Most controversially, Pentagon officials presented a briefing in September 2002 to the White House that contained a slide mentioning “fundamental problems” with the assessments of the intelligence community. The slide, however, was omitted from a similar briefing given a month earlier to then-CIA director George Tenet.
Feith argues that the decision to take out the slide was a way of soothing the sensitivity of the CIA on the issue rather than a nefarious end-run around the agency.
The PowerPoint briefing, titled “Iraq and Al Qaeda Making the Case,” argues that “intelligence indicates cooperation in all categories, mature symbiotic relationship” between the two, adding that there were “some indications of possible Iraq coordination with Al Qaeda specifically related to 9/11.” Furthermore, it claims that an alleged April 2001 meeting between 9/11 hijacker Mohammed Atta and an Iraqi intelligence agent in Prague was a “known contact.”
Those assertions were quickly discarded by the intelligence community, as well as the bipartisan 9-11 Commission, but nonetheless held up by some administration officials, including Cheney. Feith has claimed that the briefing conveyed the views of the intelligence community at the time, and that the CIA changed its position at a later date.
Feith points to a 2004 Senate Intelligence Committee analysis on the briefing, which claimed that policy officials acted professionally and played by the intelligence community rules, and that the officials’ questions actually improved the CIA’s products. However, the report also stated that members of Feith’s policy shop interviewed by committee staff “each noted that at some point, and often predominantly, their work involved intelligence analysis,” with several indicating that “they reviewed both raw and finished intelligence and did undertake their own intelligence analysis after looking at (intelligence community) products and discovering that what they needed had not been produced by the (intelligence community).”
Wayne White, who was in charge of Iraq at the State Department’s intelligence and research bureau until early 2005, claims that large segments of the intelligence community saw Feith’s shop as “sort of a stealth intelligence operation “because it generally did not consult with the intelligence community. “We were usually not aware of what he and his people were up to, which is not usually the case with other parts of the intelligence community because analytic products are distributed rather widely,” he said. “One wonders whether Feith and his office chose not to consult more broadly and openly with the intelligence community writ large out of considerable fear that their analytic conclusions would not pass muster.”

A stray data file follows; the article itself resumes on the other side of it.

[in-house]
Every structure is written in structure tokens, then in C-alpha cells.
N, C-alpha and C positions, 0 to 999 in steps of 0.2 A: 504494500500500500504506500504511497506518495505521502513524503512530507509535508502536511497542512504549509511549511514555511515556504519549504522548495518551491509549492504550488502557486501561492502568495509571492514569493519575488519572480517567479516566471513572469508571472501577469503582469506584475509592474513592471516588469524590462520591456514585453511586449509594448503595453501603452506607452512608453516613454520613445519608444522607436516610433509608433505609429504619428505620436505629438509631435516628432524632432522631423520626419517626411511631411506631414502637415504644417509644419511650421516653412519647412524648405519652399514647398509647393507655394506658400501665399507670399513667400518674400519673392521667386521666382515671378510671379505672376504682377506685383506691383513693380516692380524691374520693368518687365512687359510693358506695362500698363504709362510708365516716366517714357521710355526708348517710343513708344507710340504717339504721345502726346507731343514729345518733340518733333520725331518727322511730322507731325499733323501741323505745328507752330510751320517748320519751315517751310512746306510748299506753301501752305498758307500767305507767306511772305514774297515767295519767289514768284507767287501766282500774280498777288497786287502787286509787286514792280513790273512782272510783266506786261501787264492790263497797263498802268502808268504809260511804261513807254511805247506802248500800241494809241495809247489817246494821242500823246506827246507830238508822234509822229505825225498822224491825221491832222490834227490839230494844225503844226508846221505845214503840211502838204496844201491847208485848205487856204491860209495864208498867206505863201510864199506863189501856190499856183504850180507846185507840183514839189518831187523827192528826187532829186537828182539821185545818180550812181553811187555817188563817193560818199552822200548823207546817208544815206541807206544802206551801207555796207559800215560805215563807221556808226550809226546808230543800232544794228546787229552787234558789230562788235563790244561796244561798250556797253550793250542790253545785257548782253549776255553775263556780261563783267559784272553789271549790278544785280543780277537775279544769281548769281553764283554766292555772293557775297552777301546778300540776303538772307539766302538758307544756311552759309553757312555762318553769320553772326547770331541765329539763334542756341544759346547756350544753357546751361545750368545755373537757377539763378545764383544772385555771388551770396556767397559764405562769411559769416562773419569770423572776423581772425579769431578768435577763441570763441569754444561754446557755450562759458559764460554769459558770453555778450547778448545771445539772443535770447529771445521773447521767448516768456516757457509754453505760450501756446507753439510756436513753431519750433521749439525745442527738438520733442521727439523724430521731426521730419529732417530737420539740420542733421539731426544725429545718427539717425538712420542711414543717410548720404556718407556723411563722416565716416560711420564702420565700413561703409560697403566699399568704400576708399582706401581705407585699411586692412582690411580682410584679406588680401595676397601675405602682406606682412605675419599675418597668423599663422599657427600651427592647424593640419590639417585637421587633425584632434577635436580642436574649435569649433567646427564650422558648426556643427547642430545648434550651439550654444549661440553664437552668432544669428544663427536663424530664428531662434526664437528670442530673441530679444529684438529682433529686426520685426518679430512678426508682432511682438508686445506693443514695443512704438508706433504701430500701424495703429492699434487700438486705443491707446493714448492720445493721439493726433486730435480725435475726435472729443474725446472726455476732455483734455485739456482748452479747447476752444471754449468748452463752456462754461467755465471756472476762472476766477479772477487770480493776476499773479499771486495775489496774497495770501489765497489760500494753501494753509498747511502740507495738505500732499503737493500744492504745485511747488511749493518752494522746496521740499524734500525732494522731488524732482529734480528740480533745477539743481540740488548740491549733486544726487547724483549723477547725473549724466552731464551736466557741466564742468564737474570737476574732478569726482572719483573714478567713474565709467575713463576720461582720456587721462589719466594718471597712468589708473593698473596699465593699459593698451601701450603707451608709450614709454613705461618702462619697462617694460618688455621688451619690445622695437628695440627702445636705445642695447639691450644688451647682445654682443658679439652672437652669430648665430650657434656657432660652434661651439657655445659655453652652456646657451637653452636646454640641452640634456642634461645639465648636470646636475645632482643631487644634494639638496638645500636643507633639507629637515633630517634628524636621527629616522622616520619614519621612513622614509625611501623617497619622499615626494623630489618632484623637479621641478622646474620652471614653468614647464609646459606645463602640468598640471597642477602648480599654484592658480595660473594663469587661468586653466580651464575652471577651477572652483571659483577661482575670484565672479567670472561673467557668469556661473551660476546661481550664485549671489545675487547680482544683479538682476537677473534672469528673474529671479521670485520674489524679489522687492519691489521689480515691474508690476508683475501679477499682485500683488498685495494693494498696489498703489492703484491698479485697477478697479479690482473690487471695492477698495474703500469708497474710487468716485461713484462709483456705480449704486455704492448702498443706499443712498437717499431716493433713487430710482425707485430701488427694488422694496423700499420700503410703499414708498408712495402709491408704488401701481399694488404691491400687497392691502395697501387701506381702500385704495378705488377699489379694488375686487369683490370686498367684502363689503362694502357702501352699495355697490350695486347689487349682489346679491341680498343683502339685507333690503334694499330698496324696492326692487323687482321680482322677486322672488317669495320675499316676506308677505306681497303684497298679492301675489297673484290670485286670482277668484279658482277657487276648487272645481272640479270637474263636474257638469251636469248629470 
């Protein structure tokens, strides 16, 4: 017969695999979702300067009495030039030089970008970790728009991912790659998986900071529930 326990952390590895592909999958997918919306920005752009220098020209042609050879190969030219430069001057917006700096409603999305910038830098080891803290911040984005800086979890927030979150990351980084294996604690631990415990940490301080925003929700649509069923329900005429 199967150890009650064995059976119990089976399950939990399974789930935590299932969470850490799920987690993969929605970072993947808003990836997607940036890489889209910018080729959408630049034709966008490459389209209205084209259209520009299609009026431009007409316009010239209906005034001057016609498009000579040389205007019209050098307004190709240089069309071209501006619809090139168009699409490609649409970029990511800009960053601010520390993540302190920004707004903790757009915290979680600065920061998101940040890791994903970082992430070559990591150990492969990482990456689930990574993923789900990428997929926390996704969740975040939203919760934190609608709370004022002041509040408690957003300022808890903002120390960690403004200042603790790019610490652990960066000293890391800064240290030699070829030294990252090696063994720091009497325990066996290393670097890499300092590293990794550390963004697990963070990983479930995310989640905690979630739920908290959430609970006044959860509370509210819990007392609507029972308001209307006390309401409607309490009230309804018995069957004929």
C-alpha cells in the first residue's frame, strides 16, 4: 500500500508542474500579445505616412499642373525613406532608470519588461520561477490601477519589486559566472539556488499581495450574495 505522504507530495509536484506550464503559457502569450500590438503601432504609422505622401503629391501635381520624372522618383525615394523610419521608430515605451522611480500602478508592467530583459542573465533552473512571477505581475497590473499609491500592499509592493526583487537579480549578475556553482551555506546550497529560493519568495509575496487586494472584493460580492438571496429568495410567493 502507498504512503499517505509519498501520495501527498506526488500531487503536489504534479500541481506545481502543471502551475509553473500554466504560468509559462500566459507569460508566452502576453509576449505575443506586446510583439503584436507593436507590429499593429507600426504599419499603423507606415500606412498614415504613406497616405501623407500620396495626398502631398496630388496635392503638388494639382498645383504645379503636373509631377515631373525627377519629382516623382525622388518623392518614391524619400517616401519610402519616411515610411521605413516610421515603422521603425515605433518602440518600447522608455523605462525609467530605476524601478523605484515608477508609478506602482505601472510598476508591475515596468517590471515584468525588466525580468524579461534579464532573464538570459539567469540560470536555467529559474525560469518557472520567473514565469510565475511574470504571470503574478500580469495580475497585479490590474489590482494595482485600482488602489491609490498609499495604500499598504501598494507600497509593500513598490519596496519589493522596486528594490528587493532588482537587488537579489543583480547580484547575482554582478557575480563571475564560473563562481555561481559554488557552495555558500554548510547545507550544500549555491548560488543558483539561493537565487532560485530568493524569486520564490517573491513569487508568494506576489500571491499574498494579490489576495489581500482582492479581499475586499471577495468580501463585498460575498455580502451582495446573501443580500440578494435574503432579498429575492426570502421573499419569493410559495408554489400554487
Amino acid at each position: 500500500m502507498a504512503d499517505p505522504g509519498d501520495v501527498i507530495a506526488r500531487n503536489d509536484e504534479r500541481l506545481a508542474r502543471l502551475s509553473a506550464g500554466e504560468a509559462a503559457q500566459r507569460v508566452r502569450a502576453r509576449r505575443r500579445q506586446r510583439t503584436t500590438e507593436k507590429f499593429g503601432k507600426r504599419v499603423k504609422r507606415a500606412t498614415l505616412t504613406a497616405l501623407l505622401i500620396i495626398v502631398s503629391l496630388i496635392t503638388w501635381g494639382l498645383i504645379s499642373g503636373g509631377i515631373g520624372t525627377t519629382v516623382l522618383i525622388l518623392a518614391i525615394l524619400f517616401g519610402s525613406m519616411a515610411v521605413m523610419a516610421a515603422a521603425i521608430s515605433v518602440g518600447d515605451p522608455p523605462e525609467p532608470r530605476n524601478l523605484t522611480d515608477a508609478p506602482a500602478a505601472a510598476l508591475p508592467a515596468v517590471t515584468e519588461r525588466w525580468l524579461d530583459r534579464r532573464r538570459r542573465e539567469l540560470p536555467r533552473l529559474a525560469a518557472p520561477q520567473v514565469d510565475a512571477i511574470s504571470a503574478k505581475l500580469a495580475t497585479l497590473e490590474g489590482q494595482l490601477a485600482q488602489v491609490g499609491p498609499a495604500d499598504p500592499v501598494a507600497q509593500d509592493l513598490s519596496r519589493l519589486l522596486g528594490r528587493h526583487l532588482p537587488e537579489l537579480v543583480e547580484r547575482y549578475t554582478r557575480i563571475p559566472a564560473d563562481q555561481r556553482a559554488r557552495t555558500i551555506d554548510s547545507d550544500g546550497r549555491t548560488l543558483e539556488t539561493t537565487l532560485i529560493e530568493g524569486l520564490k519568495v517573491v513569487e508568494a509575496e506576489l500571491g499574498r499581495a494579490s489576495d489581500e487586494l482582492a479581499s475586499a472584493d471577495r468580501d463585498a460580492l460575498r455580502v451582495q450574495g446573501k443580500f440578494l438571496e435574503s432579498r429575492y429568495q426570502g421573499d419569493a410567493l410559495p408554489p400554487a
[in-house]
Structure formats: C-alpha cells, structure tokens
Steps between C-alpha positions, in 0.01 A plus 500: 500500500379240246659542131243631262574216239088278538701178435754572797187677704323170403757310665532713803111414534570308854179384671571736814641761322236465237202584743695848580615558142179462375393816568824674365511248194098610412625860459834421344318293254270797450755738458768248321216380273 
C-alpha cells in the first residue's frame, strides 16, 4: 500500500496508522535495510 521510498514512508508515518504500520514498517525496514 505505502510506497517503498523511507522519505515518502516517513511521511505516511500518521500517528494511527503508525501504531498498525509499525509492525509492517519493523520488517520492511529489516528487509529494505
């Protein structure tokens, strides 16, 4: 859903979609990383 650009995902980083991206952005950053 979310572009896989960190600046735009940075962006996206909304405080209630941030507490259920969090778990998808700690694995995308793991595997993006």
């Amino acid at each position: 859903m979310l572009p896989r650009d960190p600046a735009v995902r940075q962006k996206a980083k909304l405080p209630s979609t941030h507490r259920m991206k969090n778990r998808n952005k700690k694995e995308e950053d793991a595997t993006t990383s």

He added that the intelligence community failed to grasp the impact that Feith’s office was having on the Bush administration.
Eric Edelman, who succeeded Feith as under secretary of defense for policy, sent a memo to the Pentagon’s inspector general in January, attacking his draft report as having “numerous factual inaccuracies, omissions and mischaracterizations.” The memo prompted the inspector general to drop recommendations to put in place tighter rules on such activities, according to Newsweek.
Mario Loyola, who worked as a consultant for the Office of Special Plans, denounced the “cheap shots” by “people who don’t understand” the complexity of the national security issues with which Feith was dealing. He blasted Michigan Democrat Carl Levin, a senator who is the most prominent critic of Feith and the driving force behind the investigations into his prewar work, for his repeated “fishing expeditions.”
“We did not produce alternative intelligence,” said Loyola, who is now a fellow at the Foundation for the Defense of Democracies, a Washington-based outfit widely seen as a bastion of neoconservatives and support for the Iraq War. “We only used the CIA product as a basis, but at some point intelligence analysis becomes policy work, which is what we were doing.”
As for the controversial White House briefing, Loyola said that Wolfowitz ordered it. “So if we say it’s inappropriate,” Loyola added, “Wolfowitz is the one to blame.”